OOP….Out of Print! The Elly Sienkiewicz book I used for almost 15 years to teach my year-long class went out of print! My editor (Thanks, Cyndi Hershey!) suggested I write a basic book, and Baltimore Basics was born! The designs in this quilt are easier to stitch and all the colors are inspired by the scalloped border fabric. The center heart is a special design for students in class. Sadly, Baltimore Basics is OOP, but I have enough books for a few more classes!
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Yesterday on President’s Day, Margot Kopera, the Public Programs manager at MDHS, organized School’s Out/ History is In, Sewing Monday. She did a fabulous job, setting up five sewing stations to teach children to sew. What fun! There were Girl Scouts and their leaders, girls and boys who wanted to sew, moms and dads who beamed as theirs kids took stitches, and some adults who wanted to stitch too! They started with plastic canvas and plastic needles to make stitches, graduated to big blunt needles and fabric, then appliqued with regular thread and needles. I loved the boys who wanted sharper needles! And girls who worked together to help each other! And parents who stepped back and watched their kids succeed. I had to leave early, but as I did, I heard wonderful sounds of joyful children’s voices all throughout the third floor of the museum. Yes! There is a future in the quilting world!
These two hearts are in the last two quilts. They are made from the same pattern, but with different methods. The first one is a technique called reverse appliqué. The white background fabric is on top of the red fabric, little holes are cut in the white to expose the red shapes, and the edges are turned under and appliqued. On the second heart, the red pieces are appliqued onto the background. Sometimes it’s just fun to play with different techniques and experiment with what you like. This also gives students permission to change and use their favorite methods of Appliqué.
I love to encourage my students to make their Baltimore quilts their own. It gives the quilts personality and individuality. After class one day, I went home and started a new quilt. The first block I appliqued was a heart that was inspired by a student’s work….I loved her design! For about 12 years, off and on, I made blocks because my students made them. I collected them in a special place, making sure I didn’t use the extra fabric for something else. One day, I got them out and realized I had three hearts, three baskets, three wreaths. That’s when I got serious and made blocks to balance the other blocks. It probably took 15 years to finish this quilt. There are many memories of my students stitched into it!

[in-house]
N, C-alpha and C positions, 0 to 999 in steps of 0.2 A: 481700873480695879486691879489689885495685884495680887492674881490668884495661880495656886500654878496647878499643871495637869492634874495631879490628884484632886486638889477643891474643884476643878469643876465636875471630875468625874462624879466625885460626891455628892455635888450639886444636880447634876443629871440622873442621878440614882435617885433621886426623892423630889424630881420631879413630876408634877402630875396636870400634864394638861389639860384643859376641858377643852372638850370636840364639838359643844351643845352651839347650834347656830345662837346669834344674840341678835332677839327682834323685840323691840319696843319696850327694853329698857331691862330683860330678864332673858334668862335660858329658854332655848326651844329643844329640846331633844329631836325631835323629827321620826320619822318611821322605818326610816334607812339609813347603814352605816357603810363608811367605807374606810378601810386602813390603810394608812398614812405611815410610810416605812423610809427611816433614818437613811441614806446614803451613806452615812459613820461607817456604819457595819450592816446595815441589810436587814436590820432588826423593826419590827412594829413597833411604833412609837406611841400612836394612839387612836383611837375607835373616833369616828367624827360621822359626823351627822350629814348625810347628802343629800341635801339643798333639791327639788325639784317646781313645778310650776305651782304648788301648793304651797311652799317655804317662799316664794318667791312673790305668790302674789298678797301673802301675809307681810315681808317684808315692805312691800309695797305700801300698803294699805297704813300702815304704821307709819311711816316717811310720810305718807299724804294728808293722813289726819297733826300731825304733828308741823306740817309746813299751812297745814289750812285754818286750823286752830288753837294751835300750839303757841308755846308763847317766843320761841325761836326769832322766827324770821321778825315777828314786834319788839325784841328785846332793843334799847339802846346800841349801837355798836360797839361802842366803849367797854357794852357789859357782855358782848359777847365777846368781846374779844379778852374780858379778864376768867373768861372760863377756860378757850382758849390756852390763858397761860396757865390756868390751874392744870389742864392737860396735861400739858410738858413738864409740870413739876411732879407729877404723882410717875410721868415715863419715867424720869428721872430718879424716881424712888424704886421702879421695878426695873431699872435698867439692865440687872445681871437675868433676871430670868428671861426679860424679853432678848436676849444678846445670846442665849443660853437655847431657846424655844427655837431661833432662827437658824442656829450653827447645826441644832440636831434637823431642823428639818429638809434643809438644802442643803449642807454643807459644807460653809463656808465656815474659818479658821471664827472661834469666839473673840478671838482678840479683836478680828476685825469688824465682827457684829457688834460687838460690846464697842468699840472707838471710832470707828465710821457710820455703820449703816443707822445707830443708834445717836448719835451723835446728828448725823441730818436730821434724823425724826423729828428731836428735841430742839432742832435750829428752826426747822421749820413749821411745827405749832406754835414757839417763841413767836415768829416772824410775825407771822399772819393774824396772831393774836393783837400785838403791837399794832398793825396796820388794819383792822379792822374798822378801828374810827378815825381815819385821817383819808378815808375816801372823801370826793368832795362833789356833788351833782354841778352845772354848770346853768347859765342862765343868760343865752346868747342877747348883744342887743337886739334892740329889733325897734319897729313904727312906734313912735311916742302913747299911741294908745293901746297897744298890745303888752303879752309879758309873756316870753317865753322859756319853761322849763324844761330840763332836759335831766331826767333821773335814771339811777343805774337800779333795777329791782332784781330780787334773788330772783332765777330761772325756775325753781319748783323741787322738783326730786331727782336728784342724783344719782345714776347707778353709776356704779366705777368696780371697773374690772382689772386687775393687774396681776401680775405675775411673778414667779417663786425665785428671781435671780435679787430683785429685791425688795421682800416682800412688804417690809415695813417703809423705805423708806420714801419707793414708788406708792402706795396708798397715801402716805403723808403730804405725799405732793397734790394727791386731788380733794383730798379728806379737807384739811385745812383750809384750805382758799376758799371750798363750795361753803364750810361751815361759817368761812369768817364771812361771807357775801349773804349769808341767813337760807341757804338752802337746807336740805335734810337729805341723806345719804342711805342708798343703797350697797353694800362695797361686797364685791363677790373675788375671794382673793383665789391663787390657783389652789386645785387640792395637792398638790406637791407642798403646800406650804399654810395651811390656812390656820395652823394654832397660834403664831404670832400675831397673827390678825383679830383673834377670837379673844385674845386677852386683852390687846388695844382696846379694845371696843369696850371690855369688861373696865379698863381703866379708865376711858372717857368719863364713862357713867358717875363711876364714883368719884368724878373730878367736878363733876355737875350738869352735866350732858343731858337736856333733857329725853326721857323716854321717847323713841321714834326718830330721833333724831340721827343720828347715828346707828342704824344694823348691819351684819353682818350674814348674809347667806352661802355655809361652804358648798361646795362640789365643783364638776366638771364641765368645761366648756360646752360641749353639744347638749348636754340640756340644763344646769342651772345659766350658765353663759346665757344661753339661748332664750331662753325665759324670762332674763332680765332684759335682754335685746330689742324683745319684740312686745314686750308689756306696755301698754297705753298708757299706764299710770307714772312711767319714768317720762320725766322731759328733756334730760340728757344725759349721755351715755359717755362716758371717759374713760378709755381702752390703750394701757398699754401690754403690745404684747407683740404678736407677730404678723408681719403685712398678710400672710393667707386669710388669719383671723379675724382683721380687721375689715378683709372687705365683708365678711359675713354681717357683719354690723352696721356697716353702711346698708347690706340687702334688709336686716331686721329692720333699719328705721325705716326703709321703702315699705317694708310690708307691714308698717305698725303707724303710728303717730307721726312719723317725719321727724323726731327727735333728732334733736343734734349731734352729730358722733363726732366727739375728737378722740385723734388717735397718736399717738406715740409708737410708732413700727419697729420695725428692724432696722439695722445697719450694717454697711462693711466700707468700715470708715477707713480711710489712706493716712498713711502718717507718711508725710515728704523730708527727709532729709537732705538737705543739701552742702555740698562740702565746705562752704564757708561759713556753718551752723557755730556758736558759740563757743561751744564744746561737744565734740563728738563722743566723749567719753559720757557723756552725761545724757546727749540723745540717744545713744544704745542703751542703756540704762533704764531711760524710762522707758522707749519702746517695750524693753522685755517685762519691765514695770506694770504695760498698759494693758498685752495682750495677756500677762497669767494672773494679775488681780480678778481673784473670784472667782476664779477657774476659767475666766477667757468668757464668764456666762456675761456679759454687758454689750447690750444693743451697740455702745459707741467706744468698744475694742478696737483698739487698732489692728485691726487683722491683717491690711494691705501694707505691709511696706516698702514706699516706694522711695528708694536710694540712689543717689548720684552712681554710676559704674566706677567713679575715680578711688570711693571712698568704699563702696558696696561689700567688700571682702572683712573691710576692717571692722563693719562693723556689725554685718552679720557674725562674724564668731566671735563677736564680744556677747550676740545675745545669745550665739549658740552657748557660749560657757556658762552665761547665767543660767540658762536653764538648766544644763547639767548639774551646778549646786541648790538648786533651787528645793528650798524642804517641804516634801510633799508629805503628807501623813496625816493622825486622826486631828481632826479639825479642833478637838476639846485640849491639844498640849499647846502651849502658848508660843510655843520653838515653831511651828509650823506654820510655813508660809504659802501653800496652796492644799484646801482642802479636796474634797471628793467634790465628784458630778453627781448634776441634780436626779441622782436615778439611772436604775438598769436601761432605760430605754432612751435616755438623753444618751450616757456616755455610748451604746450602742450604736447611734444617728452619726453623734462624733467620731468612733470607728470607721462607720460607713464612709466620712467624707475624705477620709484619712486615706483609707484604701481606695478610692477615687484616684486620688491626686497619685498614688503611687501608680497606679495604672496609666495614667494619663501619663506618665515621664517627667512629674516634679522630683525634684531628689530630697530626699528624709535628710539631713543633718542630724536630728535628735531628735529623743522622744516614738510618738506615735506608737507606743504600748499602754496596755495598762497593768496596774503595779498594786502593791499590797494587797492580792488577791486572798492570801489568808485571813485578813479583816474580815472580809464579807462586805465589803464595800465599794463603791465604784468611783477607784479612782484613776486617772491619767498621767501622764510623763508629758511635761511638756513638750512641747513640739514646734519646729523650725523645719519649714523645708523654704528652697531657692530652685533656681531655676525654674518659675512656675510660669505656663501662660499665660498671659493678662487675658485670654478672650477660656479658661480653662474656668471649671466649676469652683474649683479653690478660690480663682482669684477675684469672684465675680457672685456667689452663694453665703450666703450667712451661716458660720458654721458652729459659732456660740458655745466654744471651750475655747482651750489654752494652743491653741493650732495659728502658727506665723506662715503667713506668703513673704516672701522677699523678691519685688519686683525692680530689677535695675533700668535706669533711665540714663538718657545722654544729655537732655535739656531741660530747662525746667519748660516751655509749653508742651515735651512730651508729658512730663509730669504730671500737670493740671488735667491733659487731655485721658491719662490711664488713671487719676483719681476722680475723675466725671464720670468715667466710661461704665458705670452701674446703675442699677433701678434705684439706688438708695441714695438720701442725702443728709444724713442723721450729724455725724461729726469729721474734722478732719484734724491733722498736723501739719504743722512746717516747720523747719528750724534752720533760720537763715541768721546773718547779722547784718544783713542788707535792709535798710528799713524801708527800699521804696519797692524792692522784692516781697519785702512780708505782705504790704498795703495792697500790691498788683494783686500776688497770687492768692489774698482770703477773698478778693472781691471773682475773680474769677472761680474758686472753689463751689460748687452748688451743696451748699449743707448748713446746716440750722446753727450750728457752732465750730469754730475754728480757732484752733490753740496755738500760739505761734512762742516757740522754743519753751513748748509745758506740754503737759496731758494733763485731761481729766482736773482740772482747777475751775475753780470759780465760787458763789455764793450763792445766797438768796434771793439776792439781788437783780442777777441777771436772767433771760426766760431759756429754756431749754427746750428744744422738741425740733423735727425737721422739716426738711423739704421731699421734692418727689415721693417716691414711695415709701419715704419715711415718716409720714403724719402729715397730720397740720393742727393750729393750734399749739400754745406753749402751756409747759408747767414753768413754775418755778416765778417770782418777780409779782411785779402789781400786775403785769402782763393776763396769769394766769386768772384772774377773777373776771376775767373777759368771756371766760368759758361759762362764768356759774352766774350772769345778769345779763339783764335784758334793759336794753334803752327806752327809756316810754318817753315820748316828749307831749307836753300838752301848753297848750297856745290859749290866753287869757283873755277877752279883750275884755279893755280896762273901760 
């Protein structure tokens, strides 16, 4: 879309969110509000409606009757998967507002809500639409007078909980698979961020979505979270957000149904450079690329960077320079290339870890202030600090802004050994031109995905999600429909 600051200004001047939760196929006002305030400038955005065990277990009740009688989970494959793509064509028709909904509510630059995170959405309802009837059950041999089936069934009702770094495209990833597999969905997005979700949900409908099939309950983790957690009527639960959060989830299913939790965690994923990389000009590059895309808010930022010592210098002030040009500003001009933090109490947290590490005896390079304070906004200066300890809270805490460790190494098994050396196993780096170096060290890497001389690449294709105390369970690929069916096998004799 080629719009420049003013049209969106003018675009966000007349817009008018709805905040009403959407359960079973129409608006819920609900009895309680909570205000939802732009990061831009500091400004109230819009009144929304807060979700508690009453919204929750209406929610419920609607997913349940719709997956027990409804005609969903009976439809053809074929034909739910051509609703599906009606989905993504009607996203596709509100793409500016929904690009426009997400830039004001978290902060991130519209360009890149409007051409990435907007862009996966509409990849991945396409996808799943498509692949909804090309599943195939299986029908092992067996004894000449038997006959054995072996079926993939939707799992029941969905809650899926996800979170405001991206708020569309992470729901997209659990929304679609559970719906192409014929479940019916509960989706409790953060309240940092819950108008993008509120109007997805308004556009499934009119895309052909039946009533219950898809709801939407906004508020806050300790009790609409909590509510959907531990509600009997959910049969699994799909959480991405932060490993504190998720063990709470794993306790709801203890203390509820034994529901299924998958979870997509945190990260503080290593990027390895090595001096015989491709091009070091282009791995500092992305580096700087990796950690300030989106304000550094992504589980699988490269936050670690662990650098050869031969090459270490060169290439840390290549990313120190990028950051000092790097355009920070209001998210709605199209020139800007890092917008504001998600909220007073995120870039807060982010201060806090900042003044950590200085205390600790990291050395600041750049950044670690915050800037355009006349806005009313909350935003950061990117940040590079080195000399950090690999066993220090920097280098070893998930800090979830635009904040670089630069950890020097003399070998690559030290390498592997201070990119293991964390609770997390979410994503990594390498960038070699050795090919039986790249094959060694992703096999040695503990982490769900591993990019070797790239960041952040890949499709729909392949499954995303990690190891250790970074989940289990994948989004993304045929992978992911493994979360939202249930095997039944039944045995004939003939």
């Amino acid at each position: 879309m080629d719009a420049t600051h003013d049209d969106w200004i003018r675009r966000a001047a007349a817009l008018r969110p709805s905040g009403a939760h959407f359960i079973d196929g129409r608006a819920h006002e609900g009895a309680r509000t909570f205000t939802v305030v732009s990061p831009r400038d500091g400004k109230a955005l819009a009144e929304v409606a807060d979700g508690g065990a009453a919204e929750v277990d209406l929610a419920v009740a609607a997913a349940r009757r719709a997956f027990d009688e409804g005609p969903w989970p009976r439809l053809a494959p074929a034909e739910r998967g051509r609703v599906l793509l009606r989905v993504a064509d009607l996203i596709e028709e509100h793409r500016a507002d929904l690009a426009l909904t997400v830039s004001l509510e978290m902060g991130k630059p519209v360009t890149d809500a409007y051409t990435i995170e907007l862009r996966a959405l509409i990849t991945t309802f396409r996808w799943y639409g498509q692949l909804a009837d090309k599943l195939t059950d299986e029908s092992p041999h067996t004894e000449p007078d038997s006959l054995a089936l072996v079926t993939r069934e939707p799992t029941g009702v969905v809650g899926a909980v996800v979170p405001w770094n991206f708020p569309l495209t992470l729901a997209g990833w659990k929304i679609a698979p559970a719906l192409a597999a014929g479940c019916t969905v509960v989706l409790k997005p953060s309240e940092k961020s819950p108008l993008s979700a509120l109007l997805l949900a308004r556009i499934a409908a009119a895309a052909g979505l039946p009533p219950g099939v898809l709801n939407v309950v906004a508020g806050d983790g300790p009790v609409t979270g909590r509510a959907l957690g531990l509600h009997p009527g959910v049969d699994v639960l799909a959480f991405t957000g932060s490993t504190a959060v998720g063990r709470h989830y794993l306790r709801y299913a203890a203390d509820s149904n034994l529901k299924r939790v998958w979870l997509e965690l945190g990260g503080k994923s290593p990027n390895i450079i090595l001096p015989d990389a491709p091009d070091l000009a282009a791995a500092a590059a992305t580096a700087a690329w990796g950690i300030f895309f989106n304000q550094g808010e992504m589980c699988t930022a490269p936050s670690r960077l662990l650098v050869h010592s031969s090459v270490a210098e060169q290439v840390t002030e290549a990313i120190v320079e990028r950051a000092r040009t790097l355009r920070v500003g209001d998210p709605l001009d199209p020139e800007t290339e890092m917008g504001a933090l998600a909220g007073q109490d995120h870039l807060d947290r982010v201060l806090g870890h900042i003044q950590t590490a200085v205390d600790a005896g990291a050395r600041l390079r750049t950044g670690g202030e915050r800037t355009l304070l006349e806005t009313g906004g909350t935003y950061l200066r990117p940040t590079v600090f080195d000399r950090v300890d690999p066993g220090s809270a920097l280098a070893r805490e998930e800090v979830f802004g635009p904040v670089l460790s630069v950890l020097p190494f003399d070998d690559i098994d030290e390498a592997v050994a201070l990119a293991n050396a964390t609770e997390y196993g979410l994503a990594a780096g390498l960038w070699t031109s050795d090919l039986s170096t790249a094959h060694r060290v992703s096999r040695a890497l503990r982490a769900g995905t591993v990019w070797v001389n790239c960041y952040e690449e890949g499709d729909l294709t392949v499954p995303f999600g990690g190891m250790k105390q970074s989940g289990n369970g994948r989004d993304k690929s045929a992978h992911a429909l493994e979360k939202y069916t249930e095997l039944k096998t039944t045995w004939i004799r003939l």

Thirty years ago I agreed to teach a year-long Baltimore class using Elly Sienkiewicz’s book at Seminole Sampler in Catonsville, Maryland. We set up a Sunday class and a Monday class, but soon we had five classes, 75 students total….what a challenge! Best class I ever taught! I’m still teaching it today! What did I learn? It’s awesome to see students succeed, whether making one applique block or a finished quilt! It’s fun to see students connect with each other and share ideas, encourage each other, and even create The Baltimore Appliqué Society that still gets together! It’s great to see students become teachers! And it all started with a few basic appliqué stitches!
When you enter the Tradition Gallery, the first quilt has a heart in the center! It’s SO appropriate for today! I feel like it’s a magic moment! I’ll tell you more about the whole quilt tomorrow, but today belongs to this heart. This was the second time I stitched this heart. The first was for a raffle quilt for the Baltimore Heritage Quilters Guild in 1990. When I made my own Baltimore, I had to applique this heart for the center. The pattern came from a quilt in the Metropolitan Museum of Art in NYC, and was published in Women’s Day magazine in 1996. It was fun to stitch the flowers, and I love the ribbon in the center! Happy Valentine’s Day!
So many of us are inspired by the beautiful designs and patterns in the traditional quilting world. We make our first one, love the process, then make more, often changing elements to make the quilts our own. Today on our virtual tour, we “walk” into the second gallery to view large traditional appliqued quilts. Just like our quilt designing process evolves, you will see historic quilts, but also some newer ones. Most are hand quilted, but get ready for some incredible machine quilting, too!